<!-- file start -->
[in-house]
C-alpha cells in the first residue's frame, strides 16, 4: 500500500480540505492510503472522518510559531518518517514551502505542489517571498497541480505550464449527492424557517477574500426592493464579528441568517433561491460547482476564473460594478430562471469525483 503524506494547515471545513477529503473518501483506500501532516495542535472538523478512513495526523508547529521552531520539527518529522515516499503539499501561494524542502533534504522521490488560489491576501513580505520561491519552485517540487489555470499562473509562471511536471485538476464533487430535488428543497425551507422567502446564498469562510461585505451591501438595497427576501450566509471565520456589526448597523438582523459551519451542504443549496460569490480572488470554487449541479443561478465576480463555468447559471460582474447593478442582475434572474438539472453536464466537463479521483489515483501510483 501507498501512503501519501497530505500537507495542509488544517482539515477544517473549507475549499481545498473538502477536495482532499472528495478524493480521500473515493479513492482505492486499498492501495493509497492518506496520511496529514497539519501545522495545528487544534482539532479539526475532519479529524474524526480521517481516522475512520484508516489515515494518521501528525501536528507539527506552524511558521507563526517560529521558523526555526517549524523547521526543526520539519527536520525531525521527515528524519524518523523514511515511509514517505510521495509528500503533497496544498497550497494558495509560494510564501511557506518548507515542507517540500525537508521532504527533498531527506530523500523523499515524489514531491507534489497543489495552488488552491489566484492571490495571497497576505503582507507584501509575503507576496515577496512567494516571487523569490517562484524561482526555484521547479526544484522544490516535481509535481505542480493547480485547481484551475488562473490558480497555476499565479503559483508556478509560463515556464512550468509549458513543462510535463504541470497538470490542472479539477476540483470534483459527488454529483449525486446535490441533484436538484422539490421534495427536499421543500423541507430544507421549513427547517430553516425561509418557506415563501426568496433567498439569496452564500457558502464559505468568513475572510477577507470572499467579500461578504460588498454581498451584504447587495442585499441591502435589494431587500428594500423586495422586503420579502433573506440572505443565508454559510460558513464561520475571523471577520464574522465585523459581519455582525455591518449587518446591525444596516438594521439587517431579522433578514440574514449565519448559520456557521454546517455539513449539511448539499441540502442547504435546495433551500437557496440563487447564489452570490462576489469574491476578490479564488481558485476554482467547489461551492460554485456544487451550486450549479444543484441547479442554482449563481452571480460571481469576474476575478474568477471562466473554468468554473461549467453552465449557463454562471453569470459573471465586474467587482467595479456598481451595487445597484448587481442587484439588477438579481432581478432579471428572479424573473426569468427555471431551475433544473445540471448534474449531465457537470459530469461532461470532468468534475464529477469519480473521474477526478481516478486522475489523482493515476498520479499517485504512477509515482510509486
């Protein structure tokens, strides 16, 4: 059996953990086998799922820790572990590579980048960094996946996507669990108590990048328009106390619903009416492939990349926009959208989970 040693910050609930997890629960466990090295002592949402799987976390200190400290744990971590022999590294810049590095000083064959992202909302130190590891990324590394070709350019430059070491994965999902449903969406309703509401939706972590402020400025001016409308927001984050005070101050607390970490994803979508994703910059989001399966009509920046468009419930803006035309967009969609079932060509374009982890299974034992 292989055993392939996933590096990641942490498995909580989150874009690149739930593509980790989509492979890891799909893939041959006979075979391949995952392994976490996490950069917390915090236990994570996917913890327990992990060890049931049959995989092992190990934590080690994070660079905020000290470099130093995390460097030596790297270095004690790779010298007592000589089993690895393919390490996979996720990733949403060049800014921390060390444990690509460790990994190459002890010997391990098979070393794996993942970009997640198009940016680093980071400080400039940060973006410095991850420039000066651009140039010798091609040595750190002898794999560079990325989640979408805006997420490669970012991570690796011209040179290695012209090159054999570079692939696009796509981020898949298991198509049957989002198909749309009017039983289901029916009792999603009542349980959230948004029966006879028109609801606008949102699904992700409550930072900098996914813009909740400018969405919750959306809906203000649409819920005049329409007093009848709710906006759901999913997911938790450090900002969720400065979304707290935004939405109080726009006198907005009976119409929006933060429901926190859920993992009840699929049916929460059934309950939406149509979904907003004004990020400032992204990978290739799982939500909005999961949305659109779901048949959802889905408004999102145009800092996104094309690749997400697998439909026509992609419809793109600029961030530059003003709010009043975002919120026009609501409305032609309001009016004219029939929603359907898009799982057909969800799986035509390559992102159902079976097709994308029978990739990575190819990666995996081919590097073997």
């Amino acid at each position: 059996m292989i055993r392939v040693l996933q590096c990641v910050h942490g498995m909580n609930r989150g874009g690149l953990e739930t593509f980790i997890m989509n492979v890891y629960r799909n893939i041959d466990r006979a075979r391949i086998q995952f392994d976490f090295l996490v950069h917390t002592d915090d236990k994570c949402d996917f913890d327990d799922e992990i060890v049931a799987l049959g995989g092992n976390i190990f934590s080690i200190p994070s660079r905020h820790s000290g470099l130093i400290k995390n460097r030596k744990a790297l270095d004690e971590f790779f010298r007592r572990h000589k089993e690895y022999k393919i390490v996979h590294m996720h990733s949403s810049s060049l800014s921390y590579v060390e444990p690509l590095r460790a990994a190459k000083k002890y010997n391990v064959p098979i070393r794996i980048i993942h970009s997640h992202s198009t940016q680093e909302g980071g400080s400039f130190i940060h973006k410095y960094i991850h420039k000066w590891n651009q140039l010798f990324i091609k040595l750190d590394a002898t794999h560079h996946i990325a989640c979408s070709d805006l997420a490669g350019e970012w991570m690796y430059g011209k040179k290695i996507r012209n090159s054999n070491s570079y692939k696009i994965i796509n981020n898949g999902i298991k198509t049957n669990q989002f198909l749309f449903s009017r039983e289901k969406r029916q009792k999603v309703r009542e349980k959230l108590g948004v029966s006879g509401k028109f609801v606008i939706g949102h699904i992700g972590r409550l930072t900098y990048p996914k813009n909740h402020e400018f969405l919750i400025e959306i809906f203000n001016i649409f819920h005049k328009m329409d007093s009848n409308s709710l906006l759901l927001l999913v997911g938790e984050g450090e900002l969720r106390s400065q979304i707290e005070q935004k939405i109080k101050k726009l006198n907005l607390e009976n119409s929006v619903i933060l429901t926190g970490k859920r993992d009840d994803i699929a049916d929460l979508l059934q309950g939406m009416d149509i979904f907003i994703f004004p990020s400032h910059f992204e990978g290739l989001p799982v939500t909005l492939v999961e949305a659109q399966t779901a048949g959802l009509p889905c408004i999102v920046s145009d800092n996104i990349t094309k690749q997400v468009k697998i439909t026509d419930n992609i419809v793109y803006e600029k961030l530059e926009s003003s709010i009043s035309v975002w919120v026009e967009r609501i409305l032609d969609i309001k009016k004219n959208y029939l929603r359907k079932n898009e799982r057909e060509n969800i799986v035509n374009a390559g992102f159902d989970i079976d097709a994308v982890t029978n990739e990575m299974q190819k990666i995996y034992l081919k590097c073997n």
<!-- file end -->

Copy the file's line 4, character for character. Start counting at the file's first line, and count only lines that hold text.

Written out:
């Amino acid at each position: 059996m292989i055993r392939v040693l996933q590096c990641v910050h942490g498995m909580n609930r989150g874009g690149l953990e739930t593509f980790i997890m989509n492979v890891y629960r799909n893939i041959d466990r006979a075979r391949i086998q995952f392994d976490f090295l996490v950069h917390t002592d915090d236990k994570c949402d996917f913890d327990d799922e992990i060890v049931a799987l049959g995989g092992n976390i190990f934590s080690i200190p994070s660079r905020h820790s000290g470099l130093i400290k995390n460097r030596k744990a790297l270095d004690e971590f790779f010298r007592r572990h000589k089993e690895y022999k393919i390490v996979h590294m996720h990733s949403s810049s060049l800014s921390y590579v060390e444990p690509l590095r460790a990994a190459k000083k002890y010997n391990v064959p098979i070393r794996i980048i993942h970009s997640h992202s198009t940016q680093e909302g980071g400080s400039f130190i940060h973006k410095y960094i991850h420039k000066w590891n651009q140039l010798f990324i091609k040595l750190d590394a002898t794999h560079h996946i990325a989640c979408s070709d805006l997420a490669g350019e970012w991570m690796y430059g011209k040179k290695i996507r012209n090159s054999n070491s570079y692939k696009i994965i796509n981020n898949g999902i298991k198509t049957n669990q989002f198909l749309f449903s009017r039983e289901k969406r029916q009792k999603v309703r009542e349980k959230l108590g948004v029966s006879g509401k028109f609801v606008i939706g949102h699904i992700g972590r409550l930072t900098y990048p996914k813009n909740h402020e400018f969405l919750i400025e959306i809906f203000n001016i649409f819920h005049k328009m329409d007093s009848n409308s709710l906006l759901l927001l999913v997911g938790e984050g450090e900002l969720r106390s400065q979304i707290e005070q935004k939405i109080k101050k726009l006198n907005l607390e009976n119409s929006v619903i933060l429901t926190g970490k859920r993992d009840d994803i699929a049916d929460l979508l059934q309950g939406m009416d149509i979904f907003i994703f004004p990020s400032h910059f992204e990978g290739l989001p799982v939500t909005l492939v999961e949305a659109q399966t779901a048949g959802l009509p889905c408004i999102v920046s145009d800092n996104i990349t094309k690749q997400v468009k697998i439909t026509d419930n992609i419809v793109y803006e600029k961030l530059e926009s003003s709010i009043s035309v975002w919120v026009e967009r609501i409305l032609d969609i309001k009016k004219n959208y029939l929603r359907k079932n898009e799982r057909e060509n969800i799986v035509n374009a390559g992102f159902d989970i079976d097709a994308v982890t029978n990739e990575m299974q190819k990666i995996y034992l081919k590097c073997n």